We’ve been digging into SEO (Search Engine Optimization) one little bite at a time. From NoFollow links to Alt Text. But before we dig deeper, I wanted to create a glossary of essential SEO terms every blogger should know.
As a scientist by trade, I know that, when you’re trying to learn new things, there is nothing more confusing than a bunch of unfamiliar jargon. And scientists and techies love their jargon and fancy words.
When I was in college, my husband helped me study flashcards for my classes. He had a “nightmare” one night where I was trying to explain immunology to him. Dream Me kept saying “It’s all about the agglutination“. He (awake husband) told me about the dream and that he didn’t even know what agglutination was.
Well, immunology is a lot about the agglutination. Hubby had absorbed the word and a vague knowledge of the concept from the repetition of flashcards, but he didn’t know what the term actually meant and how it related to immunology.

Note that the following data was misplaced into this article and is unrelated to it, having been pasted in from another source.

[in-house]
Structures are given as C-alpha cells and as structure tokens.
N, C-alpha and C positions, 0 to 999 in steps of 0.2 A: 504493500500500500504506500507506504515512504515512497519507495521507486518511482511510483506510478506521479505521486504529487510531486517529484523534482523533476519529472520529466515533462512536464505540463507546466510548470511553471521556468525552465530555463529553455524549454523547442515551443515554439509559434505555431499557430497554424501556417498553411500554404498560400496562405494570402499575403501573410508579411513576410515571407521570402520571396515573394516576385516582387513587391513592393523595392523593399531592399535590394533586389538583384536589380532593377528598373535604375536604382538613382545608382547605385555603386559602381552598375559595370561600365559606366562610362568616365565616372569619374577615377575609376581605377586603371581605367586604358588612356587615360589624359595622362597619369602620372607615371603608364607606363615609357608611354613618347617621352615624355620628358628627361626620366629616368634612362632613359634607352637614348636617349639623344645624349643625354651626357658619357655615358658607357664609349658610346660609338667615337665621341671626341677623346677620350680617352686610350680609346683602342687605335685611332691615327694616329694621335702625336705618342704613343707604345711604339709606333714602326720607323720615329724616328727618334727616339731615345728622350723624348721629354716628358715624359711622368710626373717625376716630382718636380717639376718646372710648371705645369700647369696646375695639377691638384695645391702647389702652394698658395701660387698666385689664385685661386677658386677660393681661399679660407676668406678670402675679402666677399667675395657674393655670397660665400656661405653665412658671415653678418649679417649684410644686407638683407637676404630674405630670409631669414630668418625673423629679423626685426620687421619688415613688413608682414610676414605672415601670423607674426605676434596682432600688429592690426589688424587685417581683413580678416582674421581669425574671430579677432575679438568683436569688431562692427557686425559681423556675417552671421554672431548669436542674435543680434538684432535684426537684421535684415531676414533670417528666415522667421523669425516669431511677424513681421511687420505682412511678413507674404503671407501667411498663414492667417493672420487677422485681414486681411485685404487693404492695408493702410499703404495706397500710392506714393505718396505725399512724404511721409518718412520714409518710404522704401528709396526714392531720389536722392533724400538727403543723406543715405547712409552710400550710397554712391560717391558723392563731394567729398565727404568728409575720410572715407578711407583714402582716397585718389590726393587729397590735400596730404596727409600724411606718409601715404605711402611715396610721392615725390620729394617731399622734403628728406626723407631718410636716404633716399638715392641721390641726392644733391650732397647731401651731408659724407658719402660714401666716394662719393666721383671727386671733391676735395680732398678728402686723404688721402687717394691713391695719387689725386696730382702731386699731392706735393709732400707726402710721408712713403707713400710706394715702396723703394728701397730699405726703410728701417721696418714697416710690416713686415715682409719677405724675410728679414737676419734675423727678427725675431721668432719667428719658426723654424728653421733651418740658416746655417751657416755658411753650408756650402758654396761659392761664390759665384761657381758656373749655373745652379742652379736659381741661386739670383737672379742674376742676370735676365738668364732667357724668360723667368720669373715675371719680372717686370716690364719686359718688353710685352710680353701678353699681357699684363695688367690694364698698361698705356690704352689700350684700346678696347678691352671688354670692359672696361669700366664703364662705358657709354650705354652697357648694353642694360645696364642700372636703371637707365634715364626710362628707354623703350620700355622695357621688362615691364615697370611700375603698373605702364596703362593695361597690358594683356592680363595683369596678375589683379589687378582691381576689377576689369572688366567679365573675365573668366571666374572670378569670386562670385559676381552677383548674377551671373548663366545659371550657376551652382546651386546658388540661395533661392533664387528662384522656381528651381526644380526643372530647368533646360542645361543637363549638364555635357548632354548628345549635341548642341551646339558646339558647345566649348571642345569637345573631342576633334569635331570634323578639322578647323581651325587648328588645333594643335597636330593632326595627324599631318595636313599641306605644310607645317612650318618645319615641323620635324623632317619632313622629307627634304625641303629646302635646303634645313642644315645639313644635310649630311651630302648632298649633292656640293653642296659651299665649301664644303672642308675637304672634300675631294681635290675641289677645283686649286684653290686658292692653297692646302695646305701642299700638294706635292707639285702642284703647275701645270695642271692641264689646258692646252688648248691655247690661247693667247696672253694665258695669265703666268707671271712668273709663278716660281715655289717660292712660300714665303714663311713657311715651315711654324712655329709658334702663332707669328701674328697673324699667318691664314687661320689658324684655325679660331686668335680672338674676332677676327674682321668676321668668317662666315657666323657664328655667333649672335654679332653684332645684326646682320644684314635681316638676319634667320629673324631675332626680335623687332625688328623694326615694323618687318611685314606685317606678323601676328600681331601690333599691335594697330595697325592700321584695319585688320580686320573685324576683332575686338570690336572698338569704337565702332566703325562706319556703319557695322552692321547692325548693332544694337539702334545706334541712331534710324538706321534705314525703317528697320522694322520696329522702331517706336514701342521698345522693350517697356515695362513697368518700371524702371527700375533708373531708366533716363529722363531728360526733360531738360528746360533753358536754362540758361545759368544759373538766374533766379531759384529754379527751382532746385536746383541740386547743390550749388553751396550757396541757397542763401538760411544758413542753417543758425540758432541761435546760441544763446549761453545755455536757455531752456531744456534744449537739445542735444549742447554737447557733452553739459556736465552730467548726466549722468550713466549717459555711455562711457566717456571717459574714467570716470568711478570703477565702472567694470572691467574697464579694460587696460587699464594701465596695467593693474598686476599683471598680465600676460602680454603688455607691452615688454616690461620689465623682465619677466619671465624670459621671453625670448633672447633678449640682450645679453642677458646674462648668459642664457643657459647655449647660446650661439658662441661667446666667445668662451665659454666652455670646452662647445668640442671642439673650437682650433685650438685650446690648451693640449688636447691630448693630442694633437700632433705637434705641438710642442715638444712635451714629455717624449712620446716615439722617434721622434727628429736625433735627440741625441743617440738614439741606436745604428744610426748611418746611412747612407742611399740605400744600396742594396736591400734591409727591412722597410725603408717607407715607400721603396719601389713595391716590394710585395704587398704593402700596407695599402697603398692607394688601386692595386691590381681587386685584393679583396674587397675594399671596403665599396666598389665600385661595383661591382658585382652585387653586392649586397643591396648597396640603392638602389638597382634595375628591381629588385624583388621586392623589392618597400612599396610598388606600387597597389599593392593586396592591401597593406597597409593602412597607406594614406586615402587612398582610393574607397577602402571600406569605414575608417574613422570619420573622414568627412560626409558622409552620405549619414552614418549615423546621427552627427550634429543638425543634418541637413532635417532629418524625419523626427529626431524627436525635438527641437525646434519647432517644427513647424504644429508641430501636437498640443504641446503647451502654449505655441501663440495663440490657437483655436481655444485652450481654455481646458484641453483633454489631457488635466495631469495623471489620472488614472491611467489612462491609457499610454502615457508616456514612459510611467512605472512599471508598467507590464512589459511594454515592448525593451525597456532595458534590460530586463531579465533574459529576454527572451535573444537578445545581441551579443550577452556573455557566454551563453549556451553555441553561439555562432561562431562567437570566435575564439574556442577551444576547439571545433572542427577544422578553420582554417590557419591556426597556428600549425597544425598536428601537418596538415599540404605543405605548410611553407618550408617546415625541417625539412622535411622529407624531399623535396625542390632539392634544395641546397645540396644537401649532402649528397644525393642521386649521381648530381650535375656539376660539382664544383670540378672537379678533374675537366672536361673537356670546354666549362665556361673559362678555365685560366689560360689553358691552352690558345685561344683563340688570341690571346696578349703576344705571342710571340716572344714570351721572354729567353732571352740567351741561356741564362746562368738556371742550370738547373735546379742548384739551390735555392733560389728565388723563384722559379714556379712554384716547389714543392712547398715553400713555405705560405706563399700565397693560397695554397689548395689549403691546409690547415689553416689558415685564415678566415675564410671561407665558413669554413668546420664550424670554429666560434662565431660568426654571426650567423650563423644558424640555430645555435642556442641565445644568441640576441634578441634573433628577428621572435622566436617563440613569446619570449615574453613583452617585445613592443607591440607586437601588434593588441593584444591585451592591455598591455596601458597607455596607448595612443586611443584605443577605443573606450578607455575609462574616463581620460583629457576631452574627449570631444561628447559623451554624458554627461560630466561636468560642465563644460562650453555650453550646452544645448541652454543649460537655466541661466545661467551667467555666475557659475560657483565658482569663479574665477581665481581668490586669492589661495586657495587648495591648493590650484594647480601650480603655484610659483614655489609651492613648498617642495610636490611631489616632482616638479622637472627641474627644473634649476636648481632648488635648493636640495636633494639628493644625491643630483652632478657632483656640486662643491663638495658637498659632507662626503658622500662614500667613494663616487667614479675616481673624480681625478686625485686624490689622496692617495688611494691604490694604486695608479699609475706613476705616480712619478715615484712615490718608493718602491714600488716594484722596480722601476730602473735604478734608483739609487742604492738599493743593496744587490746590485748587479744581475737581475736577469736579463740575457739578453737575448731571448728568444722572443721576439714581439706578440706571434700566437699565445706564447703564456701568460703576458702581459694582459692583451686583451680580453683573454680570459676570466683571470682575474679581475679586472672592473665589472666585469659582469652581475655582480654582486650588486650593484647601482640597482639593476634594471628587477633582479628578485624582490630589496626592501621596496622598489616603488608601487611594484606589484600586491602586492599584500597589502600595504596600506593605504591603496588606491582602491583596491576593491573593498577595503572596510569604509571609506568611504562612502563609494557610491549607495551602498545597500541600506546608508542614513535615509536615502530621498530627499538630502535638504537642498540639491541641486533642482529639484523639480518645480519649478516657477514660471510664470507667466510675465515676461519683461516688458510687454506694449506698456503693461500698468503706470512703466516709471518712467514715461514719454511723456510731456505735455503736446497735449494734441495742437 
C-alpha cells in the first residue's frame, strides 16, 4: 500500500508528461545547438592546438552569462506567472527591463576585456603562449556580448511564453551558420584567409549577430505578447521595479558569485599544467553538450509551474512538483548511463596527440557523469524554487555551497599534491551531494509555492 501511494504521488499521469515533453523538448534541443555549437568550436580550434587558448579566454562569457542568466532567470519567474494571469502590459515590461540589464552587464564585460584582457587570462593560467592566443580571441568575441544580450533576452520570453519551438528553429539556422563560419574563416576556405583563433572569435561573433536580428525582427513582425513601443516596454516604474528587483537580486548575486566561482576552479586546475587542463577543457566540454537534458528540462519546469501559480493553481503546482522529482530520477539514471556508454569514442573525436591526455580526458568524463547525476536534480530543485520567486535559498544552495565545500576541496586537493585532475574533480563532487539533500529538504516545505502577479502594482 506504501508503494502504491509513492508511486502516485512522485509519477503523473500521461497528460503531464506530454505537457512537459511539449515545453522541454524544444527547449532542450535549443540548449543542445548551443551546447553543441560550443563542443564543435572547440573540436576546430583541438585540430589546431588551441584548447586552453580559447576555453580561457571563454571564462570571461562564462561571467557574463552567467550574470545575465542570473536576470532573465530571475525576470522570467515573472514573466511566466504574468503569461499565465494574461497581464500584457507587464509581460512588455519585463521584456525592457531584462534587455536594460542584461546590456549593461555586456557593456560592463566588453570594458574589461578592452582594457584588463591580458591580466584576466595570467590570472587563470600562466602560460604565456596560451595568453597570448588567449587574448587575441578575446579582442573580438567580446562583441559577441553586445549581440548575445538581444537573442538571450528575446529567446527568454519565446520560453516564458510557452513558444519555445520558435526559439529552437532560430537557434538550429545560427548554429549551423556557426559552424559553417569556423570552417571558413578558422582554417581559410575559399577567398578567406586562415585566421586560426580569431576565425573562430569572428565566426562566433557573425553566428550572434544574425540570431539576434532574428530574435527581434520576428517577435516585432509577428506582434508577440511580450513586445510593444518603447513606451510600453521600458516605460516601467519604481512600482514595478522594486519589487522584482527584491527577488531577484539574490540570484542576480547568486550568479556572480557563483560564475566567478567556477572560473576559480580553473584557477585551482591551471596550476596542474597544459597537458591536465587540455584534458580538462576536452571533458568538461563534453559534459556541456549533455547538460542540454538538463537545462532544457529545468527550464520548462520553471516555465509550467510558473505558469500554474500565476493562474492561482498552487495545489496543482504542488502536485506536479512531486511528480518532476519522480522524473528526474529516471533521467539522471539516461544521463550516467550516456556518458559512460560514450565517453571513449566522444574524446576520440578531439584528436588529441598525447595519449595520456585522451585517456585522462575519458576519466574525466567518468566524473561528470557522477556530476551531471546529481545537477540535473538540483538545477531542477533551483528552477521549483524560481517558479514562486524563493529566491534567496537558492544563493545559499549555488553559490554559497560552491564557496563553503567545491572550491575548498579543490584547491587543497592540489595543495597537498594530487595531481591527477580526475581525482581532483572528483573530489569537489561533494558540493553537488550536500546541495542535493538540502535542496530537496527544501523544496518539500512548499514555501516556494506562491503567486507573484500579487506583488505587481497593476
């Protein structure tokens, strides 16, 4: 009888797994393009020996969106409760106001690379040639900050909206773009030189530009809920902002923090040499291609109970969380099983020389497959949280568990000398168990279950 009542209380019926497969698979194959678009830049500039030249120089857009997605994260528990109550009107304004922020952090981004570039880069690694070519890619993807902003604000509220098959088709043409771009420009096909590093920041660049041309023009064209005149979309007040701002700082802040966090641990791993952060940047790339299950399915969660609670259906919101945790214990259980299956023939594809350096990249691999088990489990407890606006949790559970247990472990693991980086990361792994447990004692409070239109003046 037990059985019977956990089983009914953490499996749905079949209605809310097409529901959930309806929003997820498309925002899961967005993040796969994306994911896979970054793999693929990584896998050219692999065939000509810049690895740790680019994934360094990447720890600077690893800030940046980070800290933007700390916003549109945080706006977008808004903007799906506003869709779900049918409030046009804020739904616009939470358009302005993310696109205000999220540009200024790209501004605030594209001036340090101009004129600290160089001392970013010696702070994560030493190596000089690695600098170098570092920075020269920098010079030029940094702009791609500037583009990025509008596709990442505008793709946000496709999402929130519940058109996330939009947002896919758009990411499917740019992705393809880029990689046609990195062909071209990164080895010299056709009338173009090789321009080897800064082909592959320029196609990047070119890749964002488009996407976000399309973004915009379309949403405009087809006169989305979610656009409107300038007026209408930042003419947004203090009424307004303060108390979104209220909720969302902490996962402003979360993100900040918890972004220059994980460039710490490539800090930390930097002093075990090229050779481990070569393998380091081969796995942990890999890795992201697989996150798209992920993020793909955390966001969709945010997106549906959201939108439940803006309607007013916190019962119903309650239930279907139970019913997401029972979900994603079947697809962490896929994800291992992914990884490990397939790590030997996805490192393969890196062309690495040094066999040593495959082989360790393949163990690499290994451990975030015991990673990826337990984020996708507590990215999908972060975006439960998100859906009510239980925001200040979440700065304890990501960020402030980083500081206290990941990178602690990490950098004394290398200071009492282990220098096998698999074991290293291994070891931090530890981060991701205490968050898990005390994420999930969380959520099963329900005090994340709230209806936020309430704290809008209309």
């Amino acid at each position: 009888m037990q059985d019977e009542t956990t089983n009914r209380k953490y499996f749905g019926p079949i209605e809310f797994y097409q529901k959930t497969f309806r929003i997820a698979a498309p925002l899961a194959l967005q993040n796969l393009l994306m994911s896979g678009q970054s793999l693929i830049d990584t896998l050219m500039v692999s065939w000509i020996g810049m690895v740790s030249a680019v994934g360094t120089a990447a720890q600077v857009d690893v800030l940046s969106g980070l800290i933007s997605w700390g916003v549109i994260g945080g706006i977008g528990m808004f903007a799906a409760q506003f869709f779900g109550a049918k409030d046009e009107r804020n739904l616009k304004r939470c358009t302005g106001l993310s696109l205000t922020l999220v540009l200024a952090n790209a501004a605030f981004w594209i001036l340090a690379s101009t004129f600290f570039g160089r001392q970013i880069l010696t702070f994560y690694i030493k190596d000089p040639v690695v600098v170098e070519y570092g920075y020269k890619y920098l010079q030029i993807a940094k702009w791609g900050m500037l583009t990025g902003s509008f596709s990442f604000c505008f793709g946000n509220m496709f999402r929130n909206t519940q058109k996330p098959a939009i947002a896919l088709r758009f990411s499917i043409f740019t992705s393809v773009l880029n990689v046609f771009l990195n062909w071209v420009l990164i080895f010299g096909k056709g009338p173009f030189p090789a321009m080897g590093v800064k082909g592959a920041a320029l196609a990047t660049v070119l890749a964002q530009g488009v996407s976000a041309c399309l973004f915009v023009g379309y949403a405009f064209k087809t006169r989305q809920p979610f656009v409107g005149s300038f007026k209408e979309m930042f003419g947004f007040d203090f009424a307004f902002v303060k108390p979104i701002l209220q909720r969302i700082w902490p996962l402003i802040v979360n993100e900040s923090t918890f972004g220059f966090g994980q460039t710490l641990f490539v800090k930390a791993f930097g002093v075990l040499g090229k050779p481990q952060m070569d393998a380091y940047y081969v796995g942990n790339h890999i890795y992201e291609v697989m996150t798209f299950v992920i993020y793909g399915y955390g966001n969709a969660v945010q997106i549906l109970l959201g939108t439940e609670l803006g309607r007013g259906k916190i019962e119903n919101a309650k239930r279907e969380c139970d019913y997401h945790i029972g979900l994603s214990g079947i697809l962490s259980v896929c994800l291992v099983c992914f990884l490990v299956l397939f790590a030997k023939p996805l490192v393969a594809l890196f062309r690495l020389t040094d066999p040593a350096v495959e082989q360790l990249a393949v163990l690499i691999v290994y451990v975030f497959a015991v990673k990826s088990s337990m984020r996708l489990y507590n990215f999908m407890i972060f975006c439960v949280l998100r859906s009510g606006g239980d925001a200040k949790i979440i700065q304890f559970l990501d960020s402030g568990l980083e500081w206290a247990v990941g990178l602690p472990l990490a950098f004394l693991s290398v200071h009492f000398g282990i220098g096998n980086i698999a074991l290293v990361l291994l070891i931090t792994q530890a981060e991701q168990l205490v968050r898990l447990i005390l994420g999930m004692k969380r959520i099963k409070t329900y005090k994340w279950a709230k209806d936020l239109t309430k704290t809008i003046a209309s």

This anecdote reflects how I feel about SEO a lot of times. I recognize that word. It has something to do with SEO. It means…uh, SEO stuff, brain hurts…
So, before we dig deeper into SEO, here is a list of 40 essential SEO terms to know as a blogger. I’ve tried to break down each term in the simplest terms, in the most convenient definitions (…any other Breakfast Club fans out there…?) to try and make SEO a bit less intimidating. So, here we go
1. 301 Redirect
A redirect is when you visit one web page and then you are automatically sent (or redirected) to a different web page (with a different URL/web address).
There are 2 types of redirects: permanent and temporary. From a visitor’s perspective, there’s no difference. For search engines, there is.
A 301 redirect is a permanent redirect. It tells the search engines that the page has changes it’s web address permanently. This means all SEO page rankings for the redirected page should be transferred to the new URL. (Not so for temporary redirects).